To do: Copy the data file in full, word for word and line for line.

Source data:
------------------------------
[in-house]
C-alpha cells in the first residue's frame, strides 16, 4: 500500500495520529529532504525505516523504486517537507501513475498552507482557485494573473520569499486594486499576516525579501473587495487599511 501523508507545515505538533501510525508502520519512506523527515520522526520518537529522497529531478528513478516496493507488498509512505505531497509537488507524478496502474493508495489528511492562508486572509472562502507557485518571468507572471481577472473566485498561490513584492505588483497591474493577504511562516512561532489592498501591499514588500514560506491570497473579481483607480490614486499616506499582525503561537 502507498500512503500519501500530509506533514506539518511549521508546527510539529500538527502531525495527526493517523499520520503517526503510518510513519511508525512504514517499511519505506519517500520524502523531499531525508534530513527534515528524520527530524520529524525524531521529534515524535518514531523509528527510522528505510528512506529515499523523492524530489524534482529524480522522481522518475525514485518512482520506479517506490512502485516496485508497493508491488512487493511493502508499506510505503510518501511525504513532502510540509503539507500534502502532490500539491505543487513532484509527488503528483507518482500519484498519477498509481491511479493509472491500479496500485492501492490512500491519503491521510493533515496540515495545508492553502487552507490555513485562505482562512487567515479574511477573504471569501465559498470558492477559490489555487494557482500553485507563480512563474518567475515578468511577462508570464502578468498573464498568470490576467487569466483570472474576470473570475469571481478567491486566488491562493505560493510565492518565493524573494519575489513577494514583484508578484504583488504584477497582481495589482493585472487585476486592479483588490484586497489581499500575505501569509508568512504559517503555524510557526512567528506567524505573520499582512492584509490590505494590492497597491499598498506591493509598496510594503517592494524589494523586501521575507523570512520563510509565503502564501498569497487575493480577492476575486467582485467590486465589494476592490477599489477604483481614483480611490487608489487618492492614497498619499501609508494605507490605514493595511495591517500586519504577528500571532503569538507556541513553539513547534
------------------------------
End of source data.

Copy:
[in-house]
C-alpha cells in the first residue's frame, strides 16, 4: 500500500495520529529532504525505516523504486517537507501513475498552507482557485494573473520569499486594486499576516525579501473587495487599511 501523508507545515505538533501510525508502520519512506523527515520522526520518537529522497529531478528513478516496493507488498509512505505531497509537488507524478496502474493508495489528511492562508486572509472562502507557485518571468507572471481577472473566485498561490513584492505588483497591474493577504511562516512561532489592498501591499514588500514560506491570497473579481483607480490614486499616506499582525503561537 502507498500512503500519501500530509506533514506539518511549521508546527510539529500538527502531525495527526493517523499520520503517526503510518510513519511508525512504514517499511519505506519517500520524502523531499531525508534530513527534515528524520527530524520529524525524531521529534515524535518514531523509528527510522528505510528512506529515499523523492524530489524534482529524480522522481522518475525514485518512482520506479517506490512502485516496485508497493508491488512487493511493502508499506510505503510518501511525504513532502510540509503539507500534502502532490500539491505543487513532484509527488503528483507518482500519484498519477498509481491511479493509472491500479496500485492501492490512500491519503491521510493533515496540515495545508492553502487552507490555513485562505482562512487567515479574511477573504471569501465559498470558492477559490489555487494557482500553485507563480512563474518567475515578468511577462508570464502578468498573464498568470490576467487569466483570472474576470473570475469571481478567491486566488491562493505560493510565492518565493524573494519575489513577494514583484508578484504583488504584477497582481495589482493585472487585476486592479483588490484586497489581499500575505501569509508568512504559517503555524510557526512567528506567524505573520499582512492584509490590505494590492497597491499598498506591493509598496510594503517592494524589494523586501521575507523570512520563510509565503502564501498569497487575493480577492476575486467582485467590486465589494476592490477599489477604483481614483480611490487608489487618492492614497498619499501609508494605507490605514493595511495591517500586519504577528500571532503569538507556541513553539513547534